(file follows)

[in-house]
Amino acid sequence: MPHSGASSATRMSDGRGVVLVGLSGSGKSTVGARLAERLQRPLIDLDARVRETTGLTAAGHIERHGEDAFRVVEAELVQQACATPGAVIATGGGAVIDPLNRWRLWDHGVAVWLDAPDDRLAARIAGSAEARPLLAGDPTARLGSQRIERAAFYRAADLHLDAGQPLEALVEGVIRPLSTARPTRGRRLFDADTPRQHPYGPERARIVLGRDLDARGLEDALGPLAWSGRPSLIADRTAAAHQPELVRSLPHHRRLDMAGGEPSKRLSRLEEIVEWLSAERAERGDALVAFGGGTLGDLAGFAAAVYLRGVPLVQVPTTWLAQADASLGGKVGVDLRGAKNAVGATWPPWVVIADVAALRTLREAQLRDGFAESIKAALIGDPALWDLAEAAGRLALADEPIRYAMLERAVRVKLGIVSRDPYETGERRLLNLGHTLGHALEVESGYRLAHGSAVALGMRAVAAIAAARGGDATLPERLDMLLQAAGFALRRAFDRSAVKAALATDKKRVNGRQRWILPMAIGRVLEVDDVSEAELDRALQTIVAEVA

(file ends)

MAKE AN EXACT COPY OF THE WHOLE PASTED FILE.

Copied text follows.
[in-house]
Amino acid sequence: MPHSGASSATRMSDGRGVVLVGLSGSGKSTVGARLAERLQRPLIDLDARVRETTGLTAAGHIERHGEDAFRVVEAELVQQACATPGAVIATGGGAVIDPLNRWRLWDHGVAVWLDAPDDRLAARIAGSAEARPLLAGDPTARLGSQRIERAAFYRAADLHLDAGQPLEALVEGVIRPLSTARPTRGRRLFDADTPRQHPYGPERARIVLGRDLDARGLEDALGPLAWSGRPSLIADRTAAAHQPELVRSLPHHRRLDMAGGEPSKRLSRLEEIVEWLSAERAERGDALVAFGGGTLGDLAGFAAAVYLRGVPLVQVPTTWLAQADASLGGKVGVDLRGAKNAVGATWPPWVVIADVAALRTLREAQLRDGFAESIKAALIGDPALWDLAEAAGRLALADEPIRYAMLERAVRVKLGIVSRDPYETGERRLLNLGHTLGHALEVESGYRLAHGSAVALGMRAVAAIAAARGGDATLPERLDMLLQAAGFALRRAFDRSAVKAALATDKKRVNGRQRWILPMAIGRVLEVDDVSEAELDRALQTIVAEVA